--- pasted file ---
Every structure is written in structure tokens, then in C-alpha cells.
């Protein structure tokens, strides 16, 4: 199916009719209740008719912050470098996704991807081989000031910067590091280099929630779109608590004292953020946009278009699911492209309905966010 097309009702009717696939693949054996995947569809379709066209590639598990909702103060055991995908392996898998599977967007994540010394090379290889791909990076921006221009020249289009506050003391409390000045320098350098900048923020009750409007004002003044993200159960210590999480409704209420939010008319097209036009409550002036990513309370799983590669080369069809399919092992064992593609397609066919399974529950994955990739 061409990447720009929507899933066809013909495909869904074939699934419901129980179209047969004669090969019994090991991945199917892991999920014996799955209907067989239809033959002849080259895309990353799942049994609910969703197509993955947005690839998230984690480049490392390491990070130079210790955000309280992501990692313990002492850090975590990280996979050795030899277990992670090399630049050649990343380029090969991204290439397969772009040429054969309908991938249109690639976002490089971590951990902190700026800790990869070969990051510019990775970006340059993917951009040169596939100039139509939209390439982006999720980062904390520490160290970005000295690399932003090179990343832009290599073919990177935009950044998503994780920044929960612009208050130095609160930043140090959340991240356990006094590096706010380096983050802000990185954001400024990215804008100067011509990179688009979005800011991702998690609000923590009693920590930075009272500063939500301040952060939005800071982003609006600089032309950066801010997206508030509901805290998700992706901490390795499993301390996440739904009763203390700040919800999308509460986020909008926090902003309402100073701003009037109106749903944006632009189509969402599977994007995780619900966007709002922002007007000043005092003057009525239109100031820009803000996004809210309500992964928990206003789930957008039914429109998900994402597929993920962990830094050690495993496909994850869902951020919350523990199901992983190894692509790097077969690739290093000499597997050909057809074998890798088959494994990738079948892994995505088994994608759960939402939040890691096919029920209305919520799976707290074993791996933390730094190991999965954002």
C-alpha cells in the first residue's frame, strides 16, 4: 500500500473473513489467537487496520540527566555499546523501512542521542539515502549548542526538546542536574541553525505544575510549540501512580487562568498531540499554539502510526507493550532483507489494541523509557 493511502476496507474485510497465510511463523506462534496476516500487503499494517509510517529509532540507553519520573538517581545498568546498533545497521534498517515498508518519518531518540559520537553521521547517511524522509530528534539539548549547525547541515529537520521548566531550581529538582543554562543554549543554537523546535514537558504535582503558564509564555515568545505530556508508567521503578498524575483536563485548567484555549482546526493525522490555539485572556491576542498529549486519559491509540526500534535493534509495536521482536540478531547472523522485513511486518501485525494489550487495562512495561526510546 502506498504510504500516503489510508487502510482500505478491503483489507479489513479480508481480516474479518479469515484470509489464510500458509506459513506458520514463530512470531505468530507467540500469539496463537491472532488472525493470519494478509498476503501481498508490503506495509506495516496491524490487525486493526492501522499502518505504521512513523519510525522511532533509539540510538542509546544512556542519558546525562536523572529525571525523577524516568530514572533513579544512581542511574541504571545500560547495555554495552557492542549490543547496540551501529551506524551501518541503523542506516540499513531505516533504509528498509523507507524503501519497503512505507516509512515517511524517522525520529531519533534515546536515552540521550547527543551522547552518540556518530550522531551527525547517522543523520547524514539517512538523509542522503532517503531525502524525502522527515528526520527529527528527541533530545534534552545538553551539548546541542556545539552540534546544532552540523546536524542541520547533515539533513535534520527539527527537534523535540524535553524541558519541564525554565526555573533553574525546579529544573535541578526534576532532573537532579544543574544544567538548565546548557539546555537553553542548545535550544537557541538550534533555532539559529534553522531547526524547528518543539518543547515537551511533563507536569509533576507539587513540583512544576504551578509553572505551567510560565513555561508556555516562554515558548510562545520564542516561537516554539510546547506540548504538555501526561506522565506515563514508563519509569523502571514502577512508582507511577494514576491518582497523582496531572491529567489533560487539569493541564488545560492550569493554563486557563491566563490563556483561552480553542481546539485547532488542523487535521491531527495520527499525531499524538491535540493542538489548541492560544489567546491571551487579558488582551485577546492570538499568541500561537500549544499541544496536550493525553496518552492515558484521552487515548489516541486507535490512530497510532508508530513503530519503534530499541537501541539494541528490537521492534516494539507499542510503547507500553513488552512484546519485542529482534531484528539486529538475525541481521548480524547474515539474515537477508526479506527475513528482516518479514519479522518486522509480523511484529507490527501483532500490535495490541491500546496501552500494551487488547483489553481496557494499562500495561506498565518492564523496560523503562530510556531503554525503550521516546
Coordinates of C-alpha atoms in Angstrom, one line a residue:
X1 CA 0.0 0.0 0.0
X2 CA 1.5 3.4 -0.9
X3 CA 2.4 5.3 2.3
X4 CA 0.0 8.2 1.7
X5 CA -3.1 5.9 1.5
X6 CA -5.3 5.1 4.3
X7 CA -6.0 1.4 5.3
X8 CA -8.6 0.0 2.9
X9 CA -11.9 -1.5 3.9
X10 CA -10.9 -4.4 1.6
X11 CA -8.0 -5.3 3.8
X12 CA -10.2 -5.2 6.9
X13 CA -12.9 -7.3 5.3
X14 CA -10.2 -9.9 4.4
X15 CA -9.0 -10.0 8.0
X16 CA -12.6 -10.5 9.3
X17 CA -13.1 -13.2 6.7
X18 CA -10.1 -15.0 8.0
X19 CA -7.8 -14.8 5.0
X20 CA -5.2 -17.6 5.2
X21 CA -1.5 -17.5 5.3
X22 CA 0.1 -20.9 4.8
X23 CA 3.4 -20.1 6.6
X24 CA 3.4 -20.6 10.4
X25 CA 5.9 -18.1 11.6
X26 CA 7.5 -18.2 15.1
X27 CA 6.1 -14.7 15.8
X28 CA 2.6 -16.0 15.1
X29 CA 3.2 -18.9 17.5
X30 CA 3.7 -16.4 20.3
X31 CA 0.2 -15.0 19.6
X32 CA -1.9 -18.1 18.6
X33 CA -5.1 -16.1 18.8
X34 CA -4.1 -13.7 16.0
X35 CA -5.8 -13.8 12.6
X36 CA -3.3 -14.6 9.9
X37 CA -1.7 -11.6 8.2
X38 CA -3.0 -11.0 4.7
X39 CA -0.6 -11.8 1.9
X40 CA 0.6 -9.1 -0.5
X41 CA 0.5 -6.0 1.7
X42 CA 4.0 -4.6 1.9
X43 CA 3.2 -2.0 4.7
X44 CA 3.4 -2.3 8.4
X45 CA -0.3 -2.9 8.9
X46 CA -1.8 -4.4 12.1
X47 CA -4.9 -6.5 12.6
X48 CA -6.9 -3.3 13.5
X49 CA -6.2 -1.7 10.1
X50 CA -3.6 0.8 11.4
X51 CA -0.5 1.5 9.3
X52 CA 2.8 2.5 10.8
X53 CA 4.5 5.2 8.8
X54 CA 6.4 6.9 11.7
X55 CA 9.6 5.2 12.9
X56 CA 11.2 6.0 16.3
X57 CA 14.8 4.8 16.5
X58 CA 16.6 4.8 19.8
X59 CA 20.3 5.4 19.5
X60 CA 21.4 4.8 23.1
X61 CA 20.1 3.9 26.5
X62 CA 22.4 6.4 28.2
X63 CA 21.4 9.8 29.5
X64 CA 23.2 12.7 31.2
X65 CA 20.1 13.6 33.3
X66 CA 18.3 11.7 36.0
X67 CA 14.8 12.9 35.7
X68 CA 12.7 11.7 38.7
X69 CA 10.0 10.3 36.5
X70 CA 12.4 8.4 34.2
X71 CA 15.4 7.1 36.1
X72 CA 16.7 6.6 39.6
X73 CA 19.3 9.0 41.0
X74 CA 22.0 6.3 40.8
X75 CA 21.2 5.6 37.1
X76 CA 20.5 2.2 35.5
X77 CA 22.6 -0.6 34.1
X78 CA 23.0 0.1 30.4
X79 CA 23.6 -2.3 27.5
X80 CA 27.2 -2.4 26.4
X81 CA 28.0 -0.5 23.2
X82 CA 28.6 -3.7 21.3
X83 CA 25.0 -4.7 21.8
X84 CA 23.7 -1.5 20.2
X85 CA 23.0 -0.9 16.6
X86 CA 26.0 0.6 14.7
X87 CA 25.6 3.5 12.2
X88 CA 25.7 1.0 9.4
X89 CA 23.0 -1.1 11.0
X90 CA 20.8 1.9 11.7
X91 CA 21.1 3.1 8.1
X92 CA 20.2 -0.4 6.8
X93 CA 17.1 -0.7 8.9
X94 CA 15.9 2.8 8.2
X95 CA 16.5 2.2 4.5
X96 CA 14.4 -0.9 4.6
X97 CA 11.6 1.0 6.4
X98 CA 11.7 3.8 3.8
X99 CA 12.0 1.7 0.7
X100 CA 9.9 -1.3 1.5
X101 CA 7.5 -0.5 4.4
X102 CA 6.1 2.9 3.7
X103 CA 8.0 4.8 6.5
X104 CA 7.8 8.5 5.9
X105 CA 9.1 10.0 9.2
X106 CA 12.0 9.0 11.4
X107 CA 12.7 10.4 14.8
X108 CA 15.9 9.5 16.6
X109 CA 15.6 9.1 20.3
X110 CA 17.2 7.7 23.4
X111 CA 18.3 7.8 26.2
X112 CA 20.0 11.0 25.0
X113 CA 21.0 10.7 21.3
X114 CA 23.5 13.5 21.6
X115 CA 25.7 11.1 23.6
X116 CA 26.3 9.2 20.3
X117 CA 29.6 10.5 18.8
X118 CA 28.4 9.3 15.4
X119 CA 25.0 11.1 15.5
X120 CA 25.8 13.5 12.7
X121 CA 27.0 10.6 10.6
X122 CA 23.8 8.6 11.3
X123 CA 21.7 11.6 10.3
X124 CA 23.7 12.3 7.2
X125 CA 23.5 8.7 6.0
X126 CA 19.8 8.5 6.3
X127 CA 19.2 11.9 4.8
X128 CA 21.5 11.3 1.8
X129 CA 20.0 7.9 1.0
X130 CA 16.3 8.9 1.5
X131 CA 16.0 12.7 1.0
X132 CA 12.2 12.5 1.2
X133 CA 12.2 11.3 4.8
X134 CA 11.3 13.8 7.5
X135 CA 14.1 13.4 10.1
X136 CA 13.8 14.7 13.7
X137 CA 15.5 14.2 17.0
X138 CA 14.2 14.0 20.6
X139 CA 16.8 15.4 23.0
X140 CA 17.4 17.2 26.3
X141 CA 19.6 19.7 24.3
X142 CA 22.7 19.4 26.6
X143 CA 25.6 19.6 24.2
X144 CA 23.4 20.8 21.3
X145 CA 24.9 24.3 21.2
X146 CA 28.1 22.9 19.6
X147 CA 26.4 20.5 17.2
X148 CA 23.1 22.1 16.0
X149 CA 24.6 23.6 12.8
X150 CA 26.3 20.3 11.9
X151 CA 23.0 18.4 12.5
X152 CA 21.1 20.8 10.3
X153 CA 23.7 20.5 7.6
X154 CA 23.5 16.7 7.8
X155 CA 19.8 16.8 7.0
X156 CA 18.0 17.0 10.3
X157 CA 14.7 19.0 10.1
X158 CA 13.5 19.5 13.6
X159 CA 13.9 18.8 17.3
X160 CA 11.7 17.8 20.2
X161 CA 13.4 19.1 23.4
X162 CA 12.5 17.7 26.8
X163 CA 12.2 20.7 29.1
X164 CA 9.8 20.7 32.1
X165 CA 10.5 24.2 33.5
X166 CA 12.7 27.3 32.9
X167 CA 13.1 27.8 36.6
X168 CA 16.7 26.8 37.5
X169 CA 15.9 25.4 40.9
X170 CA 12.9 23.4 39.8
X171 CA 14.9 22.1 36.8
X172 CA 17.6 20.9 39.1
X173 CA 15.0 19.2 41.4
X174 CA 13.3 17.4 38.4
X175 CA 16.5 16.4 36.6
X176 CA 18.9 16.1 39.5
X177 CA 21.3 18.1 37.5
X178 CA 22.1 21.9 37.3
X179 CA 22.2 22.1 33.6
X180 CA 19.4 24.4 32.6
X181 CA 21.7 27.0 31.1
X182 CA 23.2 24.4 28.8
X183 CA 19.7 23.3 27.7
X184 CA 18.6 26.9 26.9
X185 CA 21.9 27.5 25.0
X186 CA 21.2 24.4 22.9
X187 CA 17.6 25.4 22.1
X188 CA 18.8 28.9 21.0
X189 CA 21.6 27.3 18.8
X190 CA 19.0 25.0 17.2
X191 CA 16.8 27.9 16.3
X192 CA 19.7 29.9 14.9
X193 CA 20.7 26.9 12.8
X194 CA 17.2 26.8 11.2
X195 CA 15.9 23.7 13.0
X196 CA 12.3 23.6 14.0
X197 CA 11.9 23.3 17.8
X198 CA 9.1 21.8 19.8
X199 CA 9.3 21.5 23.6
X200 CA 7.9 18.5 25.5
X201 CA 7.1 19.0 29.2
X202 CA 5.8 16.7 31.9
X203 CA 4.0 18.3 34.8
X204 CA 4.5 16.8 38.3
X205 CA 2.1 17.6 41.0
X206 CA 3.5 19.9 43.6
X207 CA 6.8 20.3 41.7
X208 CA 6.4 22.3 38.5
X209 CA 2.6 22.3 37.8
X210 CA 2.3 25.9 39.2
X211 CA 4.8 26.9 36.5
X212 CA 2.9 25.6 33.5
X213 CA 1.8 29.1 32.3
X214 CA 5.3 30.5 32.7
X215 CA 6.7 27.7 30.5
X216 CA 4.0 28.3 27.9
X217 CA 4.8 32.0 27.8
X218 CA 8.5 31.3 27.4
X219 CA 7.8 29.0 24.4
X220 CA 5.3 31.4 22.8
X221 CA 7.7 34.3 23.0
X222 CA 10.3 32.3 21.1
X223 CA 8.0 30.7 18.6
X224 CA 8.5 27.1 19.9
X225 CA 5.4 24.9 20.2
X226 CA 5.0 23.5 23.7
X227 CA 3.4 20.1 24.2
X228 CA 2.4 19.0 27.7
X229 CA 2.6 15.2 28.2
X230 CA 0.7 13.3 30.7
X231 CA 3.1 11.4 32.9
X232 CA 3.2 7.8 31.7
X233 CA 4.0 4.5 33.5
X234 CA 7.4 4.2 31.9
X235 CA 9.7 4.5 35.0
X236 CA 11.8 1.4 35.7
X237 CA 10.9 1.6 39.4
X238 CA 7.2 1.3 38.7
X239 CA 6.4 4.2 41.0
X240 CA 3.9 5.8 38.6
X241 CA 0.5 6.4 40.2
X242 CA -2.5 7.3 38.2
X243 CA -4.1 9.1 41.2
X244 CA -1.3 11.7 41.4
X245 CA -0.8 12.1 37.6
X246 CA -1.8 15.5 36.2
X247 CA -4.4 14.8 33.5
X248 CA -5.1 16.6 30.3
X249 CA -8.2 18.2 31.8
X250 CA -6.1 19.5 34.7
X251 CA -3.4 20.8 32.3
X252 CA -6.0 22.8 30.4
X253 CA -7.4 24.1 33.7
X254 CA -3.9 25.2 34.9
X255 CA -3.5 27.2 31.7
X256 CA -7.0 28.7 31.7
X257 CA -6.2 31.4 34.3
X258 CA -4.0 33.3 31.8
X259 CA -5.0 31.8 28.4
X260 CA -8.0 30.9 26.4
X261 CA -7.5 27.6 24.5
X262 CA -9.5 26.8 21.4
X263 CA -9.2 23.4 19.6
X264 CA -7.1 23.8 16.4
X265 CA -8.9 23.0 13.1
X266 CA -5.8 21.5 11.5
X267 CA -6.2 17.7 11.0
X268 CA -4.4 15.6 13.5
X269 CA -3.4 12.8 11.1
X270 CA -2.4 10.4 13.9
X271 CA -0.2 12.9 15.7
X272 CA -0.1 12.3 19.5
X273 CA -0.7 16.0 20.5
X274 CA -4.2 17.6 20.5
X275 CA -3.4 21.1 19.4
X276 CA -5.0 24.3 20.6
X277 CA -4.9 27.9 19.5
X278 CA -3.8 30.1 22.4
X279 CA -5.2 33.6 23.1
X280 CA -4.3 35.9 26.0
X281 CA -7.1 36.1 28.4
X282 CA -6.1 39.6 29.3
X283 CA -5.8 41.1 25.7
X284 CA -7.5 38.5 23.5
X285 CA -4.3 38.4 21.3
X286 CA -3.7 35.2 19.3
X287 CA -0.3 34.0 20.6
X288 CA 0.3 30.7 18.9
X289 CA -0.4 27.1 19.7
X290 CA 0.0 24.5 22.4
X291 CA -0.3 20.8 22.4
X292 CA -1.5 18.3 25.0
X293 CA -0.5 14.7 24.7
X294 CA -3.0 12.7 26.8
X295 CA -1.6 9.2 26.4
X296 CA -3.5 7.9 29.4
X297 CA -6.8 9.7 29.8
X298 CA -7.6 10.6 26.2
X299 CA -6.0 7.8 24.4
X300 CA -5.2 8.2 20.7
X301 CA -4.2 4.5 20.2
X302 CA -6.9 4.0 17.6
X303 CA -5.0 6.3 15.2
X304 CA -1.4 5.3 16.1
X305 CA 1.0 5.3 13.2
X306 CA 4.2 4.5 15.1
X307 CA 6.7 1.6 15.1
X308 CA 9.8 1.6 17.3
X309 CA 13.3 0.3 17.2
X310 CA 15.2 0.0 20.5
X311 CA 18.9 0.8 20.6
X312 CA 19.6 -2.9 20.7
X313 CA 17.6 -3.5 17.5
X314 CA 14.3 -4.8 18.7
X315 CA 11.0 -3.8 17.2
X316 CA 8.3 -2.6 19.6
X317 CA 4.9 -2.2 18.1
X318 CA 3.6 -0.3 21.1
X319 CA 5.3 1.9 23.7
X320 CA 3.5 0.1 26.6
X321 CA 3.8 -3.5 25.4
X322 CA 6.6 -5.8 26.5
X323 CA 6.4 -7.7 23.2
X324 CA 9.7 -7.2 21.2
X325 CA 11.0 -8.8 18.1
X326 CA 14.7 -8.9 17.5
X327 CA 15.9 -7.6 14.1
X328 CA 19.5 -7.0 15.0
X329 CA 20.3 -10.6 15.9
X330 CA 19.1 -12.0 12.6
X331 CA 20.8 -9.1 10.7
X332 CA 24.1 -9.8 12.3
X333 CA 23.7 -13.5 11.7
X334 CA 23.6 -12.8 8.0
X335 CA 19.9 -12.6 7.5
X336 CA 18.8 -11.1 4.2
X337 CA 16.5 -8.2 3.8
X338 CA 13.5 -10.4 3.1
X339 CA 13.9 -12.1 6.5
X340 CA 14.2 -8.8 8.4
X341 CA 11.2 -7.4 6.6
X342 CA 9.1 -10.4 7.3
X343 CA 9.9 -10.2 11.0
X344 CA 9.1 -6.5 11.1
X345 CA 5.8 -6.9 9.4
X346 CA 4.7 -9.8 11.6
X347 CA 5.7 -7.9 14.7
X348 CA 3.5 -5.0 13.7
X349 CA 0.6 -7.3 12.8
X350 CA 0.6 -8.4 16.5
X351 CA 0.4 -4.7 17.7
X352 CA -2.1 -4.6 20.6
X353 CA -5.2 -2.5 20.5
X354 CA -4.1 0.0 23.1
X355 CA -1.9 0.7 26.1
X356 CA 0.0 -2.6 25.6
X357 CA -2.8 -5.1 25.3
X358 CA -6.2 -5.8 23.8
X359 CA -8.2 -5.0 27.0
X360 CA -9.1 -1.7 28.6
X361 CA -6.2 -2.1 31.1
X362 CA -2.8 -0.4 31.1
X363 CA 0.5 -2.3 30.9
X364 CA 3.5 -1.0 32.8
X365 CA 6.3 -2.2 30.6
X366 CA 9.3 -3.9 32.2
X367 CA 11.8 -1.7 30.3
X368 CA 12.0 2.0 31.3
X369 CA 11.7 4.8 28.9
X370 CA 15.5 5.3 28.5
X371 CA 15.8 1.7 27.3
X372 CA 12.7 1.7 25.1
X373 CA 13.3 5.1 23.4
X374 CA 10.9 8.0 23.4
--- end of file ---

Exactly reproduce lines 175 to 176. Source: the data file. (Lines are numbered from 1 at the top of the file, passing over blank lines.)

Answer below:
X171 CA 14.9 22.1 36.8
X172 CA 17.6 20.9 39.1